The wybraniecka (“selected”) conscripts were also armed and dressed in Hungarian style like the Haiduks (Brzezinski, 1987). They had to supply their own weapons, arquebus, sabre and axe, and uniform to a specified colour (Jasinski Dev 03). However, they were so unenthusiastic and ineffective as to be mainly used as pioneers. By 1633 the Commonwealth didn’t even bother with uniforms for the wybraniecka. The Wybraniecka infantry levy was supplemented by the Lanowe (acreage) and Dymowe (chimney) levies. There were recruited in a different way but were similar troops.
Registered Cossack infantry
Zaporozhian Cossacks were recruited as infantry, especially in the south where their numbers reached 40,000 (Jasinski Dev 03). They were considered hardy and ferocious, and particularly effective in defence. They were equipped like the Polish-Hungarian infantry (Jasinski Dev 06).
Janissaries were added to the army in the 1680’s and 90’s (Jasinski Dev 06). These were Polish infantry but inspired by the Ottoman Janissaries. They wore janissary style dress and were armed with musket and sword. The Polish janissaries were used as guard troops.
Foreign section infantry
Germans were popular as infantry and in the 17th Century provided pike and shot infantry (Brzezinski, 1987). Over time the proportion of Poles increased in the ranks and eventually ‘foreign’ infantry were almost all native.
For much of the century the foreign infantry dressed in western European styles. But around 1670 they switched to Polish-Hungarian uniforms and the Polish musketeers adopted the berdish axe (Jasinski Dev 06).
The dragoon, though riding on horse, in the old manner fights on foot
Karwicki, 1710, cited in Brzezinski (1988, p. 9)
The first dragoons were raised in 1618 ((Brzezinski, 1988). Technically the dragoons were part of the Foreign section (??). They wore a western uniform with a cossack style cap. They carried a short musket, two pistols, axe and sabre (Gush, 1975). Many cossacks fought as mounted infantry so Ukrainian cossacks comprised the majority of the dragoons. They scouted, foraged, constructed camps and were the general dogsbodies of the army.
Tabor War Wagons
Polish armies had a lot of wagons (Brzezinski, 1988). When speed was essential the cavalry and dragoons travelled without wagons, but generally the army moved with the baggage train. This slowed the army but also provided the ability to form a mobile fortress. Most wagons were not adopted for this purpose but wooden screens could be added. Gush (1975) says both wagons and horses were protected and has an illustration showing this. On the move up to 40 wagons could be hitched together. Gush the horses where spread through the wagon column, with a team of two horses for every two wagons and a team of four horse for every fourth wagon, however, his illustration shows horse between each wagon. War wagons were used to protect both flanks from an enemy superior in cavalry (e.g. Tatars) or to break the enemy front. In the later case the wagons were packed with infantry and driven full-tilt at the enemy centre with cavalry on the flanks.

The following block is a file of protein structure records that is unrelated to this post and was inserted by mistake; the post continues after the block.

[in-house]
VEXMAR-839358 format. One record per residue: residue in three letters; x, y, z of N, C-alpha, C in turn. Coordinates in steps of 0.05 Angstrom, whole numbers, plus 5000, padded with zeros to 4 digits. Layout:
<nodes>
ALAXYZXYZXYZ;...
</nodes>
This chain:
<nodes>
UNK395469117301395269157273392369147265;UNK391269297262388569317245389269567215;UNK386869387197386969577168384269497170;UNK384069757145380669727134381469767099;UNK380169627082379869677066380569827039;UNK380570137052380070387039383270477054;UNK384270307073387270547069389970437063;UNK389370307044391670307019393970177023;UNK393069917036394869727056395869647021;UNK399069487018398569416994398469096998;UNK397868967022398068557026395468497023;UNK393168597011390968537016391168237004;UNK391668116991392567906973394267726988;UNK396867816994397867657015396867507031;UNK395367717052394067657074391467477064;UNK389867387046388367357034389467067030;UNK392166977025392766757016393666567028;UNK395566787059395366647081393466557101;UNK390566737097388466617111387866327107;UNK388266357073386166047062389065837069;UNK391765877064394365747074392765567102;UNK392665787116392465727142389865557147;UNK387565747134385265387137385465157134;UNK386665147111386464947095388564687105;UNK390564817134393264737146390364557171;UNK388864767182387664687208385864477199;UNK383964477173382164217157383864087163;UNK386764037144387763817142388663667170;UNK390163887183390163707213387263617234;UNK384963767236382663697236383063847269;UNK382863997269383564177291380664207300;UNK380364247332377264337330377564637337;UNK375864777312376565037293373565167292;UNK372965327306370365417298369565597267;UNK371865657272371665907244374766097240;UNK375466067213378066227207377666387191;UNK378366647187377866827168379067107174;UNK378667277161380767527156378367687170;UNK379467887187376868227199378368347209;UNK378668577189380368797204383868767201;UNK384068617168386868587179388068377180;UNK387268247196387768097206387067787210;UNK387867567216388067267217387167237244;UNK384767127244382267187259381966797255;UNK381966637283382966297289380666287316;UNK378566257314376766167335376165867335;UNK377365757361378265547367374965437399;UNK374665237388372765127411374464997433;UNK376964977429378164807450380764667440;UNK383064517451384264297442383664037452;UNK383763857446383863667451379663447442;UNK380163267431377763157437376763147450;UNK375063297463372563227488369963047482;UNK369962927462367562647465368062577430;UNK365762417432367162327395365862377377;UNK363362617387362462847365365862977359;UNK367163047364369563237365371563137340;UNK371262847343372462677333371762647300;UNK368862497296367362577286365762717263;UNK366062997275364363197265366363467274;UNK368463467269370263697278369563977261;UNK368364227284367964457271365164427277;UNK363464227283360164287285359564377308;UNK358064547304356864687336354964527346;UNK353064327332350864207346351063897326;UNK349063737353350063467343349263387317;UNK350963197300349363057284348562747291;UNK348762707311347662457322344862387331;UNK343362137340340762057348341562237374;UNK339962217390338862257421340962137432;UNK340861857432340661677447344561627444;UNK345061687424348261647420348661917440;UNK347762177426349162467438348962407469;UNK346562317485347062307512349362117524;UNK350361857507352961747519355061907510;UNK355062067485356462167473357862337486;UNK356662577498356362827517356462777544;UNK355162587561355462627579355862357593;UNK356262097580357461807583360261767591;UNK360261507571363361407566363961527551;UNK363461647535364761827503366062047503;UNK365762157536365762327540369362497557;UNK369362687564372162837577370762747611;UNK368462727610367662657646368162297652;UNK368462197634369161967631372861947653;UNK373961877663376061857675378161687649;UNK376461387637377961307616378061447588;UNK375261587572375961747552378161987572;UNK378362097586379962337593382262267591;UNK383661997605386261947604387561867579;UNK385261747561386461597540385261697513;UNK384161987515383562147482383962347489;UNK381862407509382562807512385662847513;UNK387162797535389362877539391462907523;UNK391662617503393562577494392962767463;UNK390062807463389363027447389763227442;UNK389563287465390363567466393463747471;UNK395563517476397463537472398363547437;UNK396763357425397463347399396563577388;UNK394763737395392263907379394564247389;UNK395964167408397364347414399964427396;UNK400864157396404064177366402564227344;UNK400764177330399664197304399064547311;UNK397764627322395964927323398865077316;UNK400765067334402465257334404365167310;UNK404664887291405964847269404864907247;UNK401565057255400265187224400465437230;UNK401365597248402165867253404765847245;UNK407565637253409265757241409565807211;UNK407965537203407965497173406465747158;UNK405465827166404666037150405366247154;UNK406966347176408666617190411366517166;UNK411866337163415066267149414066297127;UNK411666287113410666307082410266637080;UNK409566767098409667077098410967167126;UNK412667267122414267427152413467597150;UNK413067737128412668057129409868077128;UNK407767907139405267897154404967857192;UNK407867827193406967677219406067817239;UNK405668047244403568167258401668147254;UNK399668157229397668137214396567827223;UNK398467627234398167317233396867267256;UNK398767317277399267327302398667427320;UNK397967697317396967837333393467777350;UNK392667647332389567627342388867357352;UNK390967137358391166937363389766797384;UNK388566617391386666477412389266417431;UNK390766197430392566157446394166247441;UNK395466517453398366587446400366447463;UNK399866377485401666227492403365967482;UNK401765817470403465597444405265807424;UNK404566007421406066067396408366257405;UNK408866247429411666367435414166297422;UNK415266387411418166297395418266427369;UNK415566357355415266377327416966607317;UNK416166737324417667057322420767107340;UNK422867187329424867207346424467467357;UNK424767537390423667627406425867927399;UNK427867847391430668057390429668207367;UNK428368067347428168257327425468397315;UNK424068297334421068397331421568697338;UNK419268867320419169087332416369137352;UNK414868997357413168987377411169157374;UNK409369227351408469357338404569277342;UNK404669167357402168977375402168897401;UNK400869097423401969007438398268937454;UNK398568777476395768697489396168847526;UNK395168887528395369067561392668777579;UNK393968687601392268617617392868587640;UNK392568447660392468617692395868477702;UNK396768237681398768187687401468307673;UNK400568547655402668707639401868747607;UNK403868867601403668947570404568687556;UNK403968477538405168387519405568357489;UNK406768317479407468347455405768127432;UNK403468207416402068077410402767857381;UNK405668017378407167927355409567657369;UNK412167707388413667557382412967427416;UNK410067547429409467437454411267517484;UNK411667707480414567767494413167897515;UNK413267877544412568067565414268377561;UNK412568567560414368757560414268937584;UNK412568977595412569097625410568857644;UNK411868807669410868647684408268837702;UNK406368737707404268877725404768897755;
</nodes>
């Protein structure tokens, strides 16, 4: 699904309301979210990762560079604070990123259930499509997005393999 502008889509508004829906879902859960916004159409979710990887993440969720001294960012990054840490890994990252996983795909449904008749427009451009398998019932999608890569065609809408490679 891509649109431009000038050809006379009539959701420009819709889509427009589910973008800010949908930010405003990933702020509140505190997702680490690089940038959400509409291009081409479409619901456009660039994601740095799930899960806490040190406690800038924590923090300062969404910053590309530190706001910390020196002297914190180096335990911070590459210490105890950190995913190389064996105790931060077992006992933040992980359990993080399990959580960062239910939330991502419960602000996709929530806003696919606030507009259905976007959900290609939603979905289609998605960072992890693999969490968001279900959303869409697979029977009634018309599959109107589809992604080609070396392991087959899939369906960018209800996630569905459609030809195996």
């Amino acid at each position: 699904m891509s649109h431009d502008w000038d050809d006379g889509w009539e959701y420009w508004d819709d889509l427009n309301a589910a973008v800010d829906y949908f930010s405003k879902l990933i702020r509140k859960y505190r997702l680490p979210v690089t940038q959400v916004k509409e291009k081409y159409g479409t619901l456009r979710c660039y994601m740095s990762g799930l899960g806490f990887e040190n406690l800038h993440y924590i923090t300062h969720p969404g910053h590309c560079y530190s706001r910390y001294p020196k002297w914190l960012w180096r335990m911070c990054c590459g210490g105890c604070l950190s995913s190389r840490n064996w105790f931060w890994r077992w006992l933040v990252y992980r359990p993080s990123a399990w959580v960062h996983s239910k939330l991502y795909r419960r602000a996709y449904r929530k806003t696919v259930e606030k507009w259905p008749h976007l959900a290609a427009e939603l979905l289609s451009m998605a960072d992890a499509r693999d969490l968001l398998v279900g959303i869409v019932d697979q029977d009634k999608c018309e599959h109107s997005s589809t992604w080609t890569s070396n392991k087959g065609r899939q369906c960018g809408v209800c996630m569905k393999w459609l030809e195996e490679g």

The commonwealth started the century with effective artillery but Wladyslaw IV invested heavily (1632-36) and brought the artillery up to western standards (Brzezinski, 1988). The artillery was split into ‘Lithuanian’ and ‘Crown’. By 1654 the Poles had over 600 artillery pieces. In the 1650s small battalion guns were added to the infantry, in Swedish style, but this disappeared in the ‘Deluge’ (1655-1660). Sobieski found himself fighting a fluid style of warfare so used less artillery than previously. He took only 28 light guns to Vienna (1683) – these were two-, three- and four-pounders. The artillerymen were issued uniforms although these could be either Haiduk or western in style depending on the period.
Brzezinski, R. (1987). Polish Armies 1569-1696 (1) [Men-at-Arms 184]. Osprey.
Brzezinski, R. (1988). Polish Armies 1569-1696 (2) [Men-at-Arms 188]. Osprey.
Brzezinski, R. (2006). Polish Winged Hussar 1576-1775 [Warrior 94]. Osprey.
Gush, G. (1975). The Polish. Renaissance Armies 1480-1650, p. 61-67. Patrick Stephens.
- Jasinski Comp 05: The Polish Cossack Cavalry
- Jasinski Dev 03: Army Development – End of 16th Century
- Jasinski Dev 04: Army Development – Beginning of the 17th century
- Jasinski Dev 05: Army Development – Wladyslaw’s Reorganisation (1632-33)
- Jasinski Dev 06: Army Development – The Second Half of the 17th Century